The physical practice, then, becomes one of acceptance.

From there it goes off the mat, as you might expect.

And I’ll finish up a tristana of sorts by pointing you toward Christianity Today’s fairly lengthy thought piece on the whole notion of not wearing yoga pants. It at least doesn’t treat the whole thing as a farce. Or maybe I should say: Why doesn’t it treat the whole thing as a farce?

Posted by Steve

 

Another Ashtanga resource for you

If you have checked out our “About” page (it’s over there to the right, near the top of the page), then you know our mission can be summed up as this:

Be a one-stop shop for all things related, however loosely, to the March 2012 Ashtanga Yoga Confluence.

We’re honing to that, I think, thanks to the qualifier “however loosely.” And we’ll keep at it. Today, we offer up a second-hand one-stop shop for you:

Ashtanga friend YogaRosie has unveiled some tweaks to her site as well as “Ashtanga Yoga Social Media Grid.” You can travel on over to it here. (Yes, we’re on it, and thanks Rose!)

It has a few of the folks we link to, but done much more thoroughly. Twitter accounts, blogs, Facebook, etc. She asks a few interesting questions:

Has use of social media enhanced your practice? Has it helped you connect with like-minded ashtangis? Have you discovered something you might not otherwise have come across?

You should check it out; you might find an avenue into a facet of Ashtanga you hadn’t known about before.

Posted by Steve

The wireless Ashtangi — Nancy Gilgoff

Nancy Gilgoff teaching, from her Picasa site.

Unlike the other quartet of teacher/students at the Confluence, Nancy Gilgoff doesn’t seem to have a regular blog or anything of the like.

A wireless yogini, indeed, in this day of constant Facebook updates, Twitter feeds and, yes, blogs like this.

I’ll admit I know less about her than I do the other four — perhaps as a result of her not being quite so present online. Yes, her site exists, but the “about” page is pretty short. Perhaps on purpose?

That leads, then, to other searches. I know, from a one-day session with David Williams, that he introduced her to Guruji and that she had a serious of ailments. But I was shocked to find out what they were.

This old Yoga Journal piece lays it out in pretty stark detail. (Note to Yoga Journal: It might be good to date these articles; I have zero idea when it is from.)

Here are some key moments:

The earliest of Gilgoff’s injuries began when she was a child. She loved horseback riding, but it put such a constant pounding on her lower spine that she was left with chronic back problems. “By the time I was a teenager,” she says, “it had manifested in my neck, where a vertebra was jammed forward.” Along with this, childhood dental work had been performed with her mouth left open so uncomfortably, she would literally scream in pain, a torture she believes compounded the neck injury. Later, as a junior in college, she began getting severe migraines she believes were triggered by the then-new birth control pills. This experience left her with jaw pain so intense, she couldn’t open her mouth for days at a time.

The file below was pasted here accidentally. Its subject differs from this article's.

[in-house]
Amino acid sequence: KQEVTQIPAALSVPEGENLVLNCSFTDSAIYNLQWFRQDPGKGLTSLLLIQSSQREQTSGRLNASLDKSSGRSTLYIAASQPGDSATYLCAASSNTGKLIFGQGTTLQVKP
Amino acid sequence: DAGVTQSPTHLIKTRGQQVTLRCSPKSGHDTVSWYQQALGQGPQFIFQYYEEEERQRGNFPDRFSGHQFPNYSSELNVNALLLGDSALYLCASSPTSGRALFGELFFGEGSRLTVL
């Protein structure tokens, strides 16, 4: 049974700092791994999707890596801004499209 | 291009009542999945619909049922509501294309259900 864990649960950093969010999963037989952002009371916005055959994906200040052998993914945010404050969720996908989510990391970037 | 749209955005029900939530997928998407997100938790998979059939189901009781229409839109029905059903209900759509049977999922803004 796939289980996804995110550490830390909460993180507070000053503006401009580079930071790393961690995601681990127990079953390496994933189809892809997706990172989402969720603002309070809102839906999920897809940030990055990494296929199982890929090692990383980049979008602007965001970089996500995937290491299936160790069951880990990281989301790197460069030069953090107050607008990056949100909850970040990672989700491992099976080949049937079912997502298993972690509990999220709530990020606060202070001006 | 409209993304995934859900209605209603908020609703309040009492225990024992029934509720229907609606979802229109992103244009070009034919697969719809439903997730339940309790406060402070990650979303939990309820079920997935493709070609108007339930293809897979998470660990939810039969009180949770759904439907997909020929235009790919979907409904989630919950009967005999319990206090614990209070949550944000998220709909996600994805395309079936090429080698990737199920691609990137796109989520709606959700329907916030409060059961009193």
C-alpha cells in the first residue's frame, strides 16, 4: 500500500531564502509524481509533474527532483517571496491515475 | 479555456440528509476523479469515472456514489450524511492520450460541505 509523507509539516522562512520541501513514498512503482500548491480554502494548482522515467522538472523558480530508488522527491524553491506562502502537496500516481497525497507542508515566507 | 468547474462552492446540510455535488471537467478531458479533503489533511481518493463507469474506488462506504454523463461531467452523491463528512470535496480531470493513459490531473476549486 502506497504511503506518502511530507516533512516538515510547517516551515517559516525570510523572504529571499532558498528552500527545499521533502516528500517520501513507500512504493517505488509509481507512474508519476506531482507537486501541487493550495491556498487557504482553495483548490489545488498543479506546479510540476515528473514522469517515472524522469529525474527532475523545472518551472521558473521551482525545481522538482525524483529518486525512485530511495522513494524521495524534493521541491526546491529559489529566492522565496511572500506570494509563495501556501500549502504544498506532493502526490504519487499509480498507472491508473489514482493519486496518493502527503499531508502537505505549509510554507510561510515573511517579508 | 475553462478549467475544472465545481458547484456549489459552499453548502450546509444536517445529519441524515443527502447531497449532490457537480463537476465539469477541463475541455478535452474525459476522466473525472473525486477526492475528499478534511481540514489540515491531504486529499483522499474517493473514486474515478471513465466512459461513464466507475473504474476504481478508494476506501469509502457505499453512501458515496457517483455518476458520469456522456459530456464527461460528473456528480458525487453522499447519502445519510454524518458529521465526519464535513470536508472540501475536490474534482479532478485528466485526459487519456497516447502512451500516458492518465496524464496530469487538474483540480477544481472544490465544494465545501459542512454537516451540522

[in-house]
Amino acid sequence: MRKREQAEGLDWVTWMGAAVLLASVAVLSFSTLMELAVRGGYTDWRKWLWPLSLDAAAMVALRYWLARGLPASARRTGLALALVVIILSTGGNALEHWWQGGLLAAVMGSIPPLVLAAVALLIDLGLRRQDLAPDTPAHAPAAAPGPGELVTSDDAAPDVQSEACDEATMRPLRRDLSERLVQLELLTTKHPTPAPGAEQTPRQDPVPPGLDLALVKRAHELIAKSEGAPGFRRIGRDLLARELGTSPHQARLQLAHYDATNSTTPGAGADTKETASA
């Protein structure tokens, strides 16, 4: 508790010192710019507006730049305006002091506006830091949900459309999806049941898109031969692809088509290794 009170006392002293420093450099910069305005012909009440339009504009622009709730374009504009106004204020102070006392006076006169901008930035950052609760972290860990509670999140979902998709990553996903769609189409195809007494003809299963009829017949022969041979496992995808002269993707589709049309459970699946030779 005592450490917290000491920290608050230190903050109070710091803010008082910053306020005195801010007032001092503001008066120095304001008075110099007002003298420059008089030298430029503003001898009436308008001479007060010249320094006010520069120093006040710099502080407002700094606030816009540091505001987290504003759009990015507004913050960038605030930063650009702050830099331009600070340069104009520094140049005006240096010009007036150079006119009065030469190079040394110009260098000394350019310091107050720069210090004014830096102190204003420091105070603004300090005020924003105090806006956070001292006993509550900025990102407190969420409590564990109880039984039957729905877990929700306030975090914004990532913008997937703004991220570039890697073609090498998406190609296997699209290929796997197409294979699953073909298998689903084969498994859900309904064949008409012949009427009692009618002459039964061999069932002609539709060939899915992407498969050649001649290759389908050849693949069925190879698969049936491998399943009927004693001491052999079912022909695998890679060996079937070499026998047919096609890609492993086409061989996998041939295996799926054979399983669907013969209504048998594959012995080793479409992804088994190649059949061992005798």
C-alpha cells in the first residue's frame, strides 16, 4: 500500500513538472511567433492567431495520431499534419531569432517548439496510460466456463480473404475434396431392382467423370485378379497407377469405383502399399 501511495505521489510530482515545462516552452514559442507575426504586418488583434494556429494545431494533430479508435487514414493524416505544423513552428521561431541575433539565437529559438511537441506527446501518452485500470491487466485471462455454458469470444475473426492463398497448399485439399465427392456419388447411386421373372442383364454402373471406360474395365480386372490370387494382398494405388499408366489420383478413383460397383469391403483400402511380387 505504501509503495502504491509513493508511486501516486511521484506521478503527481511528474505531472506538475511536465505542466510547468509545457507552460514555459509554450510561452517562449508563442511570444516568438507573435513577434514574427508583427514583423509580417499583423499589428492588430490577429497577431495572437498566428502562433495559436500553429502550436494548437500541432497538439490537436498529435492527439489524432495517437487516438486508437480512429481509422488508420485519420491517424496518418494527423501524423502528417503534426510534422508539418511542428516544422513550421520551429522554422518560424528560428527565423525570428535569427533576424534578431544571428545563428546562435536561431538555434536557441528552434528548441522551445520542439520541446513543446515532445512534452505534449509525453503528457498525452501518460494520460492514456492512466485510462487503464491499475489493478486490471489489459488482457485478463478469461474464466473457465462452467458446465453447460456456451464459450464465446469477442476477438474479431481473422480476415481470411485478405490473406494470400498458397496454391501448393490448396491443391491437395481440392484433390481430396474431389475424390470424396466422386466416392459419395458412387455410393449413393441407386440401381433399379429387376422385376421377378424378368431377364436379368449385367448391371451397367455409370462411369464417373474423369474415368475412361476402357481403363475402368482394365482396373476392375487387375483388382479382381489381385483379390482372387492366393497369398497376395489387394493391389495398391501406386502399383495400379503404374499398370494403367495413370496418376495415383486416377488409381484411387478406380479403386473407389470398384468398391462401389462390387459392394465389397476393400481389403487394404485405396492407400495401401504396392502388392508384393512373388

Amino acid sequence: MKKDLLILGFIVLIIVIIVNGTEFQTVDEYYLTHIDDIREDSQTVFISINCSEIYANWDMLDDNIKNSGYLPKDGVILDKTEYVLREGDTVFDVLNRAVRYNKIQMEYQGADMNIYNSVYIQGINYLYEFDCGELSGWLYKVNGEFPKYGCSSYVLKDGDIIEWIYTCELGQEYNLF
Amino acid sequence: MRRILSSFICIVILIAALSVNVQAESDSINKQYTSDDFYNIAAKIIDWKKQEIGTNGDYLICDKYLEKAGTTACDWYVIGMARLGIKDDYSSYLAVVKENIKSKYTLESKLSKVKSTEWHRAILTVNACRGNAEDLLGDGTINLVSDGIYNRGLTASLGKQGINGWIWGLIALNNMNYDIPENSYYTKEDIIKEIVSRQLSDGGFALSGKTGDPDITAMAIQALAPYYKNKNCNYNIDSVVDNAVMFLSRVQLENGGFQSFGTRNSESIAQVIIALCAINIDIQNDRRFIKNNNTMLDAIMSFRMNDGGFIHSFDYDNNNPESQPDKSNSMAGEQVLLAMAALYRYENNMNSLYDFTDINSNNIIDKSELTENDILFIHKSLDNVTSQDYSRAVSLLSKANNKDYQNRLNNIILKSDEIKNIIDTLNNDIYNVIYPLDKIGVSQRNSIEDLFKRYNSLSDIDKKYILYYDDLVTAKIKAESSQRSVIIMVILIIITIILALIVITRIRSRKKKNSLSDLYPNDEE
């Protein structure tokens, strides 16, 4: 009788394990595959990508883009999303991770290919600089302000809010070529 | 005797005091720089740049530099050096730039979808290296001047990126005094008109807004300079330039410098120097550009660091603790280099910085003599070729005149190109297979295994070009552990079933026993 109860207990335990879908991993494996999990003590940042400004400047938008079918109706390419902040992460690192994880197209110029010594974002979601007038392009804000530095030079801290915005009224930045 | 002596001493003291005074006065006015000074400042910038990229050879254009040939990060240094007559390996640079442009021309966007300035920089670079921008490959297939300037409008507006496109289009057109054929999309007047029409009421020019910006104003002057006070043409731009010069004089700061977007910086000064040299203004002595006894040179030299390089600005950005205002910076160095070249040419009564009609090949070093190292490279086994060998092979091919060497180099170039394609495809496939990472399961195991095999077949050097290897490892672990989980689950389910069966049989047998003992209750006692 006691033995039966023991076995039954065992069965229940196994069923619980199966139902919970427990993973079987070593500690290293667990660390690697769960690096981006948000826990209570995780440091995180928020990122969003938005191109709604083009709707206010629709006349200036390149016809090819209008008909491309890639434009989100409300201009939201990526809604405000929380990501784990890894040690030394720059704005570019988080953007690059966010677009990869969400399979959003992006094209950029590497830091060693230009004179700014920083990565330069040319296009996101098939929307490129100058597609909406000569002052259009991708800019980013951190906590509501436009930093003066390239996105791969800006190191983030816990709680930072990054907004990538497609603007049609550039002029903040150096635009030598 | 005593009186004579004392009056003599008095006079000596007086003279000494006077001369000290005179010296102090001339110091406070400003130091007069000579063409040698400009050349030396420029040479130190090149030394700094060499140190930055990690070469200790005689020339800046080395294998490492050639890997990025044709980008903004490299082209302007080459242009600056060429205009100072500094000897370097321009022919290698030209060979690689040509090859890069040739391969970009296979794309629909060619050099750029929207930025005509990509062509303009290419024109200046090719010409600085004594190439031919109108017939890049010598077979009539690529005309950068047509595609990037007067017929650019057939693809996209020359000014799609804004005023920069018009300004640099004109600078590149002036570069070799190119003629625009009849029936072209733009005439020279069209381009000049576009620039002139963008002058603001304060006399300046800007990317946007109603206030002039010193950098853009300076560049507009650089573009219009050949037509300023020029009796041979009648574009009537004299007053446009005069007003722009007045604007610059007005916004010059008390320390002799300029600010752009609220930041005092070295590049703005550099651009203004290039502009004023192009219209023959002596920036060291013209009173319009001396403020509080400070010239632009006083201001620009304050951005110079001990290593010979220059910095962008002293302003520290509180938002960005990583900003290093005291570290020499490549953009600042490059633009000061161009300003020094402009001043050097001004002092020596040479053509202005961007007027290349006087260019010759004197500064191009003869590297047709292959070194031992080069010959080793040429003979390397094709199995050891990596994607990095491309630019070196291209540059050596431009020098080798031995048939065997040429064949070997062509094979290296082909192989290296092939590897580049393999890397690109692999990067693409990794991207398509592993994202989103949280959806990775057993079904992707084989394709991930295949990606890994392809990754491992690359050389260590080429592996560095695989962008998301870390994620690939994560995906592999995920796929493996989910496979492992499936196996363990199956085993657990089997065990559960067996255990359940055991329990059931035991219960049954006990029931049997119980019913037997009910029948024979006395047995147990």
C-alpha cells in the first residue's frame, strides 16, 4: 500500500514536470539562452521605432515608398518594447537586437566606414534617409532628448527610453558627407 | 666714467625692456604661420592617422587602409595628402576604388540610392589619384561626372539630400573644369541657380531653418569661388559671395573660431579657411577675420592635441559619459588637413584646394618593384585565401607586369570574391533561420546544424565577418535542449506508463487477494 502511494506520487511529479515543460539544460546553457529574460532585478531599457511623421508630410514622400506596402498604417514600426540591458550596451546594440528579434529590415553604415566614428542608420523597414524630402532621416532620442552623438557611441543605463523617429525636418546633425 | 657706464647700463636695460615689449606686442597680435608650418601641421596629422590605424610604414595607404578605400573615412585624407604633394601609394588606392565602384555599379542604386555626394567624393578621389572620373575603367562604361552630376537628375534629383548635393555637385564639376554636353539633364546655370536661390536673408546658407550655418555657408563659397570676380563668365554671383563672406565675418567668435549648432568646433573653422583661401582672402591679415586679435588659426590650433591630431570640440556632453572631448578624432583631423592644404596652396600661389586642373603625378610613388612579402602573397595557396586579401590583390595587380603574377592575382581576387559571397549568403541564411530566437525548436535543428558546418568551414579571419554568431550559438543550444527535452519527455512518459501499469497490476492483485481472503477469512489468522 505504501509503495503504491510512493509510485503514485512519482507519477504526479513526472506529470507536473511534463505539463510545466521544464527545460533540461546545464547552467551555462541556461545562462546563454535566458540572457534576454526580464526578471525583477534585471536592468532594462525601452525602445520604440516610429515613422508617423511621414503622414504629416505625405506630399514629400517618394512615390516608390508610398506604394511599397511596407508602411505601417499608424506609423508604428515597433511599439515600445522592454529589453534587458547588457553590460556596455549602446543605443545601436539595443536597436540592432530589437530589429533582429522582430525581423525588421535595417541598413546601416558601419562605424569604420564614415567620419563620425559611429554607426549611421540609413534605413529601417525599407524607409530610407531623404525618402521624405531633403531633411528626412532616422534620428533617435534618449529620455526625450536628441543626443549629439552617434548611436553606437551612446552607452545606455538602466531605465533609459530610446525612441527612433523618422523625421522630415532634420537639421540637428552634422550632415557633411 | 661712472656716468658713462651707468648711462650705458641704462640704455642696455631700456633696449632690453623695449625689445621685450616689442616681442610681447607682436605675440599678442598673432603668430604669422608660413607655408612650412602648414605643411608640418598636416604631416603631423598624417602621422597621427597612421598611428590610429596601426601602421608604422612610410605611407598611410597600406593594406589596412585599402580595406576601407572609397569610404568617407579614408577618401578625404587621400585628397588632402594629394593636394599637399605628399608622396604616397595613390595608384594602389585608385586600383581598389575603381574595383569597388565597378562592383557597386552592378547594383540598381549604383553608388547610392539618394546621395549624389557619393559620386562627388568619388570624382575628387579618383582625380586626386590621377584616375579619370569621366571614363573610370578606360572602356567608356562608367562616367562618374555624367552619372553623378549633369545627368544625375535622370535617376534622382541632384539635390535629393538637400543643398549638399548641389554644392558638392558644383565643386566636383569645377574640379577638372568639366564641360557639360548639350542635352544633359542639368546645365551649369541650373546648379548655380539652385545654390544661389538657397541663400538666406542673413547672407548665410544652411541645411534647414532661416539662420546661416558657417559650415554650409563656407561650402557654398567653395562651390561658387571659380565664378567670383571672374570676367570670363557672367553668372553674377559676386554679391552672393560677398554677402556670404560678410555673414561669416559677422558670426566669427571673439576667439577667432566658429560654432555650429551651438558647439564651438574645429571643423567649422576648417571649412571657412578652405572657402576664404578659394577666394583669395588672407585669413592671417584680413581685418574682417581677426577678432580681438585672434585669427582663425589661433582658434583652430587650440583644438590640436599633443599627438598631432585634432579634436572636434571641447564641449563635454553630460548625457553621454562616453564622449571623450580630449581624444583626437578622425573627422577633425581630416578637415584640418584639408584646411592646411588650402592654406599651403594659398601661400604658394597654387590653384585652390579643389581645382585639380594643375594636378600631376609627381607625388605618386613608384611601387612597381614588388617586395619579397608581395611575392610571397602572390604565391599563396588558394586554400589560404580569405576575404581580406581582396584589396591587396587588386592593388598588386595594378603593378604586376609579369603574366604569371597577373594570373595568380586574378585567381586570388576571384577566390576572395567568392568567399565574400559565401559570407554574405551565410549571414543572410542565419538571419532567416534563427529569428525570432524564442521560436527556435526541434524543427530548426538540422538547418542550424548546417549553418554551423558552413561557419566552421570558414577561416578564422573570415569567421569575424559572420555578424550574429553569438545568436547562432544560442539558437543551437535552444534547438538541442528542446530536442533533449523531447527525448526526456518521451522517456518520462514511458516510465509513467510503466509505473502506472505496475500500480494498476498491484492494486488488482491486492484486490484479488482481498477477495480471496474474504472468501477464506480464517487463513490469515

[snip]

Her pain was so acute, doctors suggested surgery to deaden places in her brain, in effect to numb the pain. But Gilgoff had other ideas. She had watched a close friend go through hospital treatments for cancer, and the idea of surgery appalled her. “I knew I didn’t want to end up in that situation,” she says, “so I started looking around, taking the first steps to another way of being.”

When Gilgoff left college at age 24, she’d already become a vegetarian, and it wasn’t long after she took up yoga under Williams’ tutelage that the couple traveled to India, where they ended up at Jois’s Ashtanga Yoga Institute in Mysore. The challenge of Ashtanga would change her life.

I’ll be very intrigued to see how that beginning manifests itself in her teaching and what she has to say about the practice; and it makes me a bit disappointed that I didn’t sign up for her Led class.

Her story also reminds me of something else, something that seems strangely common to Ashtangis: A lot of them have had some injury at some point, whether before finding the practice or some time during it. Shoulder and knee injuries are common; I’ve heard stories about recovering from car accidents; there are those who were athletes who got hurt and then found Ashtanga.

Is it, I wonder, because at its heart it really is a healing practice — or is there something about it that attracts folks whose dharma passes through injury?